Most minor children don't have to file taxes at all, but if they have income from a job or from investments held in their name, then it's possible that they will need to file. If so, they typically aren't allowed to claim the full standard deduction. Instead, they're subject to reduced standard deductions. For them, a standard deduction of at least $1,100 is available, which is $50 more than in 2018. Those who have earned income from a job or other source get a standard deduction of at least their total earned income plus $350 more, until that amount rises above the regular standard deduction shown in the table above.

The most popular tax credits for 2019

Tax credits are extremely valuable breaks for taxpayers. Credits lead to a greater reduction in tax than deductions because they are directly applied to your tax bill in a dollar-for-dollar manner. For instance, a $1,000 credit would cut your tax bill by $1,000, but a $1,000 deduction would reduce your taxes by less than $1,000 -- more specifically, typically somewhere between $100 and $370 under current tax law. In particular, the following tax credits are among the most common and can produce significant savings. 

The earned income tax credit (EITC) gives sizable reductions in taxes to workers with low- or mid-level incomes. The credit amount varies by family size and income, with a maximum of $6,557 for filers with three or more children, $5,828 for those with two children, $3,526 for those with one child, or $529 for those with no children. The income limits below indicate which taxpayers are eligible for at least some of the earned income credit, but bear in mind that the top credit amount phases out gradually over a large portion of the income range.

Filing Status

Income Limit if No Children

Income Limit if 1 Child

Income Limit if 2 Children

Income Limit if 3+ Children

Single, head of household, or widowed

$15,570

$41,094

$46,703

$50,162

Married filing jointly

$21,370

$46,884

$52,493

$55,592

Data source: IRS.

A special thing about the earned income tax credit is that even if you don't owe anything in taxes, you can still get the credit amount back from the IRS in the form of a refund. As you can imagine from the chart, a credit of several thousand dollars for workers earning less than $55,000 -- in some cases, much less -- can make a big financial difference for families struggling to make ends meet.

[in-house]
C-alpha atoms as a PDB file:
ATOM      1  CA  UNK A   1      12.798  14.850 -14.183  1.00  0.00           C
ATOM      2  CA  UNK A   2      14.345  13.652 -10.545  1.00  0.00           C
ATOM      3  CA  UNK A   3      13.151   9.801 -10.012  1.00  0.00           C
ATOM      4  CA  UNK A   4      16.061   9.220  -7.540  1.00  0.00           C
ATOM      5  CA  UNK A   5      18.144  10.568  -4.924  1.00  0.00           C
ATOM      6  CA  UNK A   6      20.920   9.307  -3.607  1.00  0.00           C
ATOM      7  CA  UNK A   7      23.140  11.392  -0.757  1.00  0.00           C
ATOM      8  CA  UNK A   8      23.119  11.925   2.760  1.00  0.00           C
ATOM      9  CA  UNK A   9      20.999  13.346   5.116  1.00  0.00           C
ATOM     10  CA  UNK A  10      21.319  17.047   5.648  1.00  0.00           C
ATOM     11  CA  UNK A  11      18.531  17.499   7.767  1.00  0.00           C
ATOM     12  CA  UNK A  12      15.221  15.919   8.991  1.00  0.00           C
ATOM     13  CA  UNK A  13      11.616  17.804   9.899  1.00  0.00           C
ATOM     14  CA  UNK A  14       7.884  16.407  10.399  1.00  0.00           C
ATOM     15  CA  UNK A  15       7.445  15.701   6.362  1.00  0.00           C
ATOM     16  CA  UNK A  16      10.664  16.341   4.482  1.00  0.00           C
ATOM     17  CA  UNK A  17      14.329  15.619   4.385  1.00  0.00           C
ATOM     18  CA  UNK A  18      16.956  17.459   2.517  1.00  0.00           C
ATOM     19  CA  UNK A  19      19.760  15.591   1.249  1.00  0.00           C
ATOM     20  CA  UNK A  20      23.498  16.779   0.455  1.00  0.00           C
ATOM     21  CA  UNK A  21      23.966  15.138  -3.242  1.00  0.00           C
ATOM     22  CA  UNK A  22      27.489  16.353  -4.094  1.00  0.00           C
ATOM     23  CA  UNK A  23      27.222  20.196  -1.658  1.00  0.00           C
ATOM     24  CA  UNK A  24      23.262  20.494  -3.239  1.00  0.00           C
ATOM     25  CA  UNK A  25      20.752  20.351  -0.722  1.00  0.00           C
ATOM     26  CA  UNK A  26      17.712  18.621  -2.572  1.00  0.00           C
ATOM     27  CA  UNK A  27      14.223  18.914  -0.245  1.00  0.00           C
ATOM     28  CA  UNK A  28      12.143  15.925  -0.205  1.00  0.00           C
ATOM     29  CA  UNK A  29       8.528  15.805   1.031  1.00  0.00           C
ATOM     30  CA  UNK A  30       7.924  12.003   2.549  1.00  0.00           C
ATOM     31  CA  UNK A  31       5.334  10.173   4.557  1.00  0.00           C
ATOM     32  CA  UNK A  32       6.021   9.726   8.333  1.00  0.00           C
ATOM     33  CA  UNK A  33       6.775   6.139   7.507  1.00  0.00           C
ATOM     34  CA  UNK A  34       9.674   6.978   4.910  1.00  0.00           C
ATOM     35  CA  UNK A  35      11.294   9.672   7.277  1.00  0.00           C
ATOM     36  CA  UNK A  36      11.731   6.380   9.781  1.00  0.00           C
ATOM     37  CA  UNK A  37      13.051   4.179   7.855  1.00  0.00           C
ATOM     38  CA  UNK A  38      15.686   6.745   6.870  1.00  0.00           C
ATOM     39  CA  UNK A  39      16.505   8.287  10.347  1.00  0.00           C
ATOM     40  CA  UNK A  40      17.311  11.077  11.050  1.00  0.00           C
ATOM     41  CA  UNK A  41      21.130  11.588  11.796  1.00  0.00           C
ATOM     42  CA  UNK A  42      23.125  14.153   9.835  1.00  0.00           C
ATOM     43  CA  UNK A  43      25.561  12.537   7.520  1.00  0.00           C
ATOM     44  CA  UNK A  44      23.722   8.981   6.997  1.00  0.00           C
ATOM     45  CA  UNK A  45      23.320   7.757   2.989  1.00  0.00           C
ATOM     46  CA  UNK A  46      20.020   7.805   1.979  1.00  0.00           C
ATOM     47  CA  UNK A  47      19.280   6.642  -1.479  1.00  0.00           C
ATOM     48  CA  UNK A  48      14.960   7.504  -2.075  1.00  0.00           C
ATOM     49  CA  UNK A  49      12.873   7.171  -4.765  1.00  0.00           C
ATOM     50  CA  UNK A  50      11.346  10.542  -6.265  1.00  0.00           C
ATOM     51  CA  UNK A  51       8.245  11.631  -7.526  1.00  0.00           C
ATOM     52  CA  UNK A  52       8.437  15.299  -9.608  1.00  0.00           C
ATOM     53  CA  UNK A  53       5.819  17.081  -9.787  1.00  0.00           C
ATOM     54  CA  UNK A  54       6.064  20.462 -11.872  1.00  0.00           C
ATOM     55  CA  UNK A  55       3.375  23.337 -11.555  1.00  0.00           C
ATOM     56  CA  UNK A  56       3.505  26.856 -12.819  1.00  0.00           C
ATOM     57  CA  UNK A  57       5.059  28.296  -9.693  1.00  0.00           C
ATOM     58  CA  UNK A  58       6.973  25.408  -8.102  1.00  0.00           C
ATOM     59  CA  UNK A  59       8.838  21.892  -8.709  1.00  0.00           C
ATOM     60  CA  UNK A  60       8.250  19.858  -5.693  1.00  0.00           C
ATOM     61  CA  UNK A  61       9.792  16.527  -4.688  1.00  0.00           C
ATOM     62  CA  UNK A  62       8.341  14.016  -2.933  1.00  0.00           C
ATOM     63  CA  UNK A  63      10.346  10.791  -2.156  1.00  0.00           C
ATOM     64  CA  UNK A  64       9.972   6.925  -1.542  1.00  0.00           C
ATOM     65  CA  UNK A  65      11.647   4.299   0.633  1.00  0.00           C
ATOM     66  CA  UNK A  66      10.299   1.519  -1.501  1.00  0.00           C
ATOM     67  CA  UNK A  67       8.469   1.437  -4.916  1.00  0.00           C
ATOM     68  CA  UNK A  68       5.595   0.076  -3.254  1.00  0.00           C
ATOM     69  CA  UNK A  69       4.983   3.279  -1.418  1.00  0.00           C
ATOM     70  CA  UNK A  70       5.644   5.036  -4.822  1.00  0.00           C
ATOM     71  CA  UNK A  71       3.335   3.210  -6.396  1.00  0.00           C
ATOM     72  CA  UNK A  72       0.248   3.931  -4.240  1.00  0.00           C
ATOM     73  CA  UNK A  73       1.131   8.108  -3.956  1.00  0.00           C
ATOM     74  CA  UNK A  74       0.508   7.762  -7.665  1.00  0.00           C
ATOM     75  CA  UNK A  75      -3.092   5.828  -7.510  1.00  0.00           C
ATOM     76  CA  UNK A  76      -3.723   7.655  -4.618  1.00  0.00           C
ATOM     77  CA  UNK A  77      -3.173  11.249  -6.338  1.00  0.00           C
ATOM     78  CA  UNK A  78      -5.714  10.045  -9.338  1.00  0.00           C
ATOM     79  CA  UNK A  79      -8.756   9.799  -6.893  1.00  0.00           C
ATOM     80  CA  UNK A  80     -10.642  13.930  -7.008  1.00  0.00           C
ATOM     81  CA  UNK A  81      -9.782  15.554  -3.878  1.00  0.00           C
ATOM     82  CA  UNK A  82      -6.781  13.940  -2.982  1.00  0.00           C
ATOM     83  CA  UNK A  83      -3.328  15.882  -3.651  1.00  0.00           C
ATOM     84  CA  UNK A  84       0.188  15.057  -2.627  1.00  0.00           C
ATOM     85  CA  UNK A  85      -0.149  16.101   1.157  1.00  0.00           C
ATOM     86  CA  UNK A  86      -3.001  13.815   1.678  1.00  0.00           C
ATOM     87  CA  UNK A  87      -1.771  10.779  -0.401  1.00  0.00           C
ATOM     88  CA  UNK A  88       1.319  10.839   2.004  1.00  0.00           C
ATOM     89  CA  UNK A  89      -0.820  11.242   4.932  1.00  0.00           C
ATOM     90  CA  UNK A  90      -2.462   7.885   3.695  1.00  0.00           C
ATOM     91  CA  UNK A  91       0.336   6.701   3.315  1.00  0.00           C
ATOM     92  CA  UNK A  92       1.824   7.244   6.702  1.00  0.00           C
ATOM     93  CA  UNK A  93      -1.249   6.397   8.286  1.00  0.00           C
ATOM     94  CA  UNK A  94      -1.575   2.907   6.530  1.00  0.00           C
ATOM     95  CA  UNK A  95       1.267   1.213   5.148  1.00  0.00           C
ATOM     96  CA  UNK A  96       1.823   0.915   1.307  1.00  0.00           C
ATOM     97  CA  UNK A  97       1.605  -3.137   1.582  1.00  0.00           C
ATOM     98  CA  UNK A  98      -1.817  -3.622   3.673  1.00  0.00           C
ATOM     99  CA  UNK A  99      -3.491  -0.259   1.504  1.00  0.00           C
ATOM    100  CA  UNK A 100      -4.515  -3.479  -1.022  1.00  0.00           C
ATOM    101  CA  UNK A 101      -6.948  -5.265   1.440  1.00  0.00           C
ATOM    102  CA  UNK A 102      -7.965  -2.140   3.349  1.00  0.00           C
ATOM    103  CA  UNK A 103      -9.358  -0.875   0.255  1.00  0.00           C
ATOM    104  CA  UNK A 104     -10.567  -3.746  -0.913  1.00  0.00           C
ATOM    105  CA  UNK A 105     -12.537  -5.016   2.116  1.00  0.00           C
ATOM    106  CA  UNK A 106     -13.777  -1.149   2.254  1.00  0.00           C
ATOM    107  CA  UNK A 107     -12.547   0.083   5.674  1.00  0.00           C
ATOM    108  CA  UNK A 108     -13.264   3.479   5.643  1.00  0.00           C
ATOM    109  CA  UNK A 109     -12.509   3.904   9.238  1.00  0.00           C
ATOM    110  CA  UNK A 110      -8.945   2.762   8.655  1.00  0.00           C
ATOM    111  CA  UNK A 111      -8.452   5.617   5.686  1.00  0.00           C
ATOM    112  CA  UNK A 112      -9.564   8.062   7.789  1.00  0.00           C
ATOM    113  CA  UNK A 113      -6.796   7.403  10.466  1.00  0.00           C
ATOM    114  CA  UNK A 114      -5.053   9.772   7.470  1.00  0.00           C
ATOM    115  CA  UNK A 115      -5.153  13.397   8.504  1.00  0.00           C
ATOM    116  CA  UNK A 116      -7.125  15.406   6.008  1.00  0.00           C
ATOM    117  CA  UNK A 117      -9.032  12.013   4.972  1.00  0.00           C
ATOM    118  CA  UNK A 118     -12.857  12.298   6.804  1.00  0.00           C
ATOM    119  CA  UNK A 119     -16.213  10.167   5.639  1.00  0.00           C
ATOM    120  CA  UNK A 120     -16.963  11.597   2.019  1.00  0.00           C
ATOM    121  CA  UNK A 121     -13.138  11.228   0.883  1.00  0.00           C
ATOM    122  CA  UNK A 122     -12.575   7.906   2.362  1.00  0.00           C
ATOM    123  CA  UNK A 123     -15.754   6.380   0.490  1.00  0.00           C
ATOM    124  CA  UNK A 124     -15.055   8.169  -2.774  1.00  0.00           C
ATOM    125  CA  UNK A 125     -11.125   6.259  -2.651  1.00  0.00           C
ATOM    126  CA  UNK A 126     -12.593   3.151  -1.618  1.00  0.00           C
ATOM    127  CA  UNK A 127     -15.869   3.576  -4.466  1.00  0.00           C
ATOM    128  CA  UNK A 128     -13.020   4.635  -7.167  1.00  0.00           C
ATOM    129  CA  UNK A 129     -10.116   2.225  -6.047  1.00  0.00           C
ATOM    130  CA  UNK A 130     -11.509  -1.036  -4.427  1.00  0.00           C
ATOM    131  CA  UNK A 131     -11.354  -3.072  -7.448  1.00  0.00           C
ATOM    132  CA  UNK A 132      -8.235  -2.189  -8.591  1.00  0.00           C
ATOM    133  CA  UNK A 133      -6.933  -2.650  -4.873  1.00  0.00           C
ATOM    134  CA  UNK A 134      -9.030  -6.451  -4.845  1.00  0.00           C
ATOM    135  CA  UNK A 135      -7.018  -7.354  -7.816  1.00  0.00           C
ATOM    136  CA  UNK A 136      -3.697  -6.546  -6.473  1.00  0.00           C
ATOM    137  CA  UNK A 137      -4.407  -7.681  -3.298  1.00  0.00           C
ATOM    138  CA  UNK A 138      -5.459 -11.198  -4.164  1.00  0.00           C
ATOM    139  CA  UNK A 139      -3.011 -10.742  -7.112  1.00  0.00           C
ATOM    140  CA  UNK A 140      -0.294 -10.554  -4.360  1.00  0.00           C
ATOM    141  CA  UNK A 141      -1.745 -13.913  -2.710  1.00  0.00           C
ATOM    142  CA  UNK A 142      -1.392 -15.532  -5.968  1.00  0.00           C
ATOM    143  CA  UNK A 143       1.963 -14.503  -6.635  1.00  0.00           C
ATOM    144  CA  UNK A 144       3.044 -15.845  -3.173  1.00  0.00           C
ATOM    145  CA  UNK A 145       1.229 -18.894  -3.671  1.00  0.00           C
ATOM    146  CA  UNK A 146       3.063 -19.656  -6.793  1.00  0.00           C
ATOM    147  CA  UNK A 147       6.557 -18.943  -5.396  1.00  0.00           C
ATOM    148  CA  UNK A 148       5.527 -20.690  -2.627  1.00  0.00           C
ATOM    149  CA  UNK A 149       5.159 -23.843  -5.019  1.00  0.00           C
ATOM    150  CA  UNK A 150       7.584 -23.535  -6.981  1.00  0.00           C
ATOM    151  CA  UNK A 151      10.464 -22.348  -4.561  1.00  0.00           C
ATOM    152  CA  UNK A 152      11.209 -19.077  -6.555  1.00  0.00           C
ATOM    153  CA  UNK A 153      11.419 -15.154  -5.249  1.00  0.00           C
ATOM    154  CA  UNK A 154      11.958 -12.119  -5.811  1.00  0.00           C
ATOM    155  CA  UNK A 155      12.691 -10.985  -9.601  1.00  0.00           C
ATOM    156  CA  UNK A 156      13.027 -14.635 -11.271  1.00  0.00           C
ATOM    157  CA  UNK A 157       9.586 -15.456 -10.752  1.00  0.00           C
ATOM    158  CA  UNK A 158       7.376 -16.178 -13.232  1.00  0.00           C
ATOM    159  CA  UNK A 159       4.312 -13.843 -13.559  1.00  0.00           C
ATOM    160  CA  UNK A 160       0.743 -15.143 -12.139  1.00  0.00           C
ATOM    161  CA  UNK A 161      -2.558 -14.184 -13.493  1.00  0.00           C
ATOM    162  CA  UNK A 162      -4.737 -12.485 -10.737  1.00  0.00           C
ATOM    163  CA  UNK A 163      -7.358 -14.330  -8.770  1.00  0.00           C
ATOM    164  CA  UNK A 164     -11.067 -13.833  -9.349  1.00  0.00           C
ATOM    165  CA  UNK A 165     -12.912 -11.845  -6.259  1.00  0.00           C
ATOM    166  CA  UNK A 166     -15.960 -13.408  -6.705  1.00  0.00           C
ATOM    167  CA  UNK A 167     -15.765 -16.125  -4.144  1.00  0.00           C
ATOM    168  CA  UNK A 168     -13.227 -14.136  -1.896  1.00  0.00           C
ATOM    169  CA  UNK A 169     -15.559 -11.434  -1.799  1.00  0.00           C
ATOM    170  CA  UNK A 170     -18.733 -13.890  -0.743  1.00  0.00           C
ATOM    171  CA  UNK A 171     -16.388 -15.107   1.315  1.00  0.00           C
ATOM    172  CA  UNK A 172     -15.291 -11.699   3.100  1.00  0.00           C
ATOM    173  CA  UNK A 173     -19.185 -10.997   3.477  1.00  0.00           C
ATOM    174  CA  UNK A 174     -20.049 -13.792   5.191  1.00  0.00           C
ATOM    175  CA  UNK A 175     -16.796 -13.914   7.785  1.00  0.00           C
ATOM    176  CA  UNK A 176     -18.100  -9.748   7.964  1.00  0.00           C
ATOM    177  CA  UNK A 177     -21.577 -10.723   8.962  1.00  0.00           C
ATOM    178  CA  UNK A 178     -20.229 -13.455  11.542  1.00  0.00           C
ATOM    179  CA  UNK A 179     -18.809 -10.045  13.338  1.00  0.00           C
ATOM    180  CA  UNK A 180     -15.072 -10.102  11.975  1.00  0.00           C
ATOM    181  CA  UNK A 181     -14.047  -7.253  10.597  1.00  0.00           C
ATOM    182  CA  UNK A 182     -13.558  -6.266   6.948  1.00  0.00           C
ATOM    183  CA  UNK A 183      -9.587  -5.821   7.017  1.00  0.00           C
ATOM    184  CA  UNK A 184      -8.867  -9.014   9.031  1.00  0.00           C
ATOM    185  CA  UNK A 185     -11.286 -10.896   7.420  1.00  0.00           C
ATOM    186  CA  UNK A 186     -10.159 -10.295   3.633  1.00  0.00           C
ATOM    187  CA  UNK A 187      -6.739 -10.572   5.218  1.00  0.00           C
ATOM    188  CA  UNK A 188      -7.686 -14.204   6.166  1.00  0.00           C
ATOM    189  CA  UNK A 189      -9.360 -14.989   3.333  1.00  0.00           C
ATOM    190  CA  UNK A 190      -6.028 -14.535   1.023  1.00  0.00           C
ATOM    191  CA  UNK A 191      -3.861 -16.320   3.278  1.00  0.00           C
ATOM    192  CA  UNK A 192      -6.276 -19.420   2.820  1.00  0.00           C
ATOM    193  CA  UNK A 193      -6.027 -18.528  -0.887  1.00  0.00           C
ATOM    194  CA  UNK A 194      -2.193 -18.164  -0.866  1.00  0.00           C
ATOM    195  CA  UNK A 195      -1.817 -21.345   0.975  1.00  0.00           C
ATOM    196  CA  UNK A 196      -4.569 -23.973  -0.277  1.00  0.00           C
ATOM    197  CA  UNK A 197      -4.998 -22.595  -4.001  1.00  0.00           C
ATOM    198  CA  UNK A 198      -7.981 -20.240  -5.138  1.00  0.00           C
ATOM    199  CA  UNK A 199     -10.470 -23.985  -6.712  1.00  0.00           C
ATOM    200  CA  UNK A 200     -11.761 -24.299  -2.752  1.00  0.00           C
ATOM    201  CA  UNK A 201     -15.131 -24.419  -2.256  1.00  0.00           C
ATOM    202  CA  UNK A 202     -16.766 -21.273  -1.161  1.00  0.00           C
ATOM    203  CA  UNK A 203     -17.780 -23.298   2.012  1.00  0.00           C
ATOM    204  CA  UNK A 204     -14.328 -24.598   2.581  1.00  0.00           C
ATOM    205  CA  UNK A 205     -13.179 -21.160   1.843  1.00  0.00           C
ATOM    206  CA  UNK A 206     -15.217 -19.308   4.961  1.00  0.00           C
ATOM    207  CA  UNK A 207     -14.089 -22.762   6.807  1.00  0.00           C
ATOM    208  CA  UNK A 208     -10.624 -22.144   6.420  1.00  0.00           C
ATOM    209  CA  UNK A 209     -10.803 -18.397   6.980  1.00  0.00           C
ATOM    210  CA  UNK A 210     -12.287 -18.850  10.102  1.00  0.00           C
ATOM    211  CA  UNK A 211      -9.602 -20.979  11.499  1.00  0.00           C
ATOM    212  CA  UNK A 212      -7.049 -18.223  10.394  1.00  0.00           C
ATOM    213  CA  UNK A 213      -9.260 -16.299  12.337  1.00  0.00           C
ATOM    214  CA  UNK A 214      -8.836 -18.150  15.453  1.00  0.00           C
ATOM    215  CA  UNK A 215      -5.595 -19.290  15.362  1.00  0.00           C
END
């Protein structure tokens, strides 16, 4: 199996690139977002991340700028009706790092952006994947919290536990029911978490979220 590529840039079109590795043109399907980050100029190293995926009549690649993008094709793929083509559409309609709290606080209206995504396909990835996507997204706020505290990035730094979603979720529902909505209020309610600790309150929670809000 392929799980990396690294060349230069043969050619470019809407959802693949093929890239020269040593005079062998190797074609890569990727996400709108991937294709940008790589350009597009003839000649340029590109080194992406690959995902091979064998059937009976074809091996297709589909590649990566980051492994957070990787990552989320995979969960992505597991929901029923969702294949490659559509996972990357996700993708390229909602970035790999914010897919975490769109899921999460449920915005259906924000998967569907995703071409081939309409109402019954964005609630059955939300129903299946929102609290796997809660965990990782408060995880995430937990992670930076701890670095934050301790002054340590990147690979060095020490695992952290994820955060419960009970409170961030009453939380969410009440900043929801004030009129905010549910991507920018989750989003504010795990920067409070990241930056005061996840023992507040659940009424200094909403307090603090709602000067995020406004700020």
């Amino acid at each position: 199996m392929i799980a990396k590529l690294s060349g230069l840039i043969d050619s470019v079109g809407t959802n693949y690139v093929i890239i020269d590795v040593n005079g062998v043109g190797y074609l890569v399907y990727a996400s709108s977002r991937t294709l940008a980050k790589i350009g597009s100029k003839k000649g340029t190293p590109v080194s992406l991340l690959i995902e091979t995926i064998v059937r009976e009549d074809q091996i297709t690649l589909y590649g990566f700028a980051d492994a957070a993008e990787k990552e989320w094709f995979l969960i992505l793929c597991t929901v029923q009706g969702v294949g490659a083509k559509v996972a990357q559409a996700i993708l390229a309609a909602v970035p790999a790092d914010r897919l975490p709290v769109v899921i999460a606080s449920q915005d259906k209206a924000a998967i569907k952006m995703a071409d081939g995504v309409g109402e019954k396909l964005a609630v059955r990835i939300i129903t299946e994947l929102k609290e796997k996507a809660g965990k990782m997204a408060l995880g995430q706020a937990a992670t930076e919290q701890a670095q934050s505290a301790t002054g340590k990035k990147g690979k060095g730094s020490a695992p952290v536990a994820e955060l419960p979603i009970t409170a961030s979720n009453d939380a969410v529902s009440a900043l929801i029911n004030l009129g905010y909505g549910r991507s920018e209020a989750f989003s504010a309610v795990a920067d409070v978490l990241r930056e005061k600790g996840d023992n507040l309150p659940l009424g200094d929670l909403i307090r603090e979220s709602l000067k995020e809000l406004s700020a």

The child tax credit is a simple provision, paying $2,000 for each eligible child. To qualify, children must be 16 or younger at the end of the tax year, and the person claiming the credit must live with the child for more than half the year and provide at least half of the child's financial support. Also, to get the full credit, your income must be no greater than the below amounts.

Filing Status

2019 Income Threshold

Single, head of household, or qualifying widow(er)

$200,000

Married filing jointly

$400,000

Married filing separately

$200,000

Data source: IRS.

If your income is above these thresholds, you lose $50 in credits for every $1,000 you make above the corresponding threshold.

Two different tax credits provide financial relief to people paying educational costs. The American Opportunity tax credit pays 100% of eligible tuition and required fees up to $2,000, and another 25% of the next $2,000, making for a total maximum credit of $2,500 per year. It's available for four years of undergraduate education, and taxpayers can claim the full credit if they make up to $80,000 for singles or $160,000 for joint filers. Reduced amounts are available for incomes up to $90,000 for singles or $180,000 for joint filers.

Meanwhile, the Lifetime Learning tax credit offers additional educational tax breaks beyond traditional college. A 20% credit on up to $10,000 in eligible expenses every year is available to taxpayers making less than $58,000 if they're single or $116,000 if they're filing jointly. This credit is available for graduate school, vocational training, and certain other nontraditional educational expenses.

Finally, the Saver's tax credit pays as much as $1,000 per person to encourage retirement contributions. Depending on your income, you can get a credit for 10%, 20%, or 50% of up to $2,000 in contributions to an IRA, 401(k), or similar retirement account. The following income limitations apply.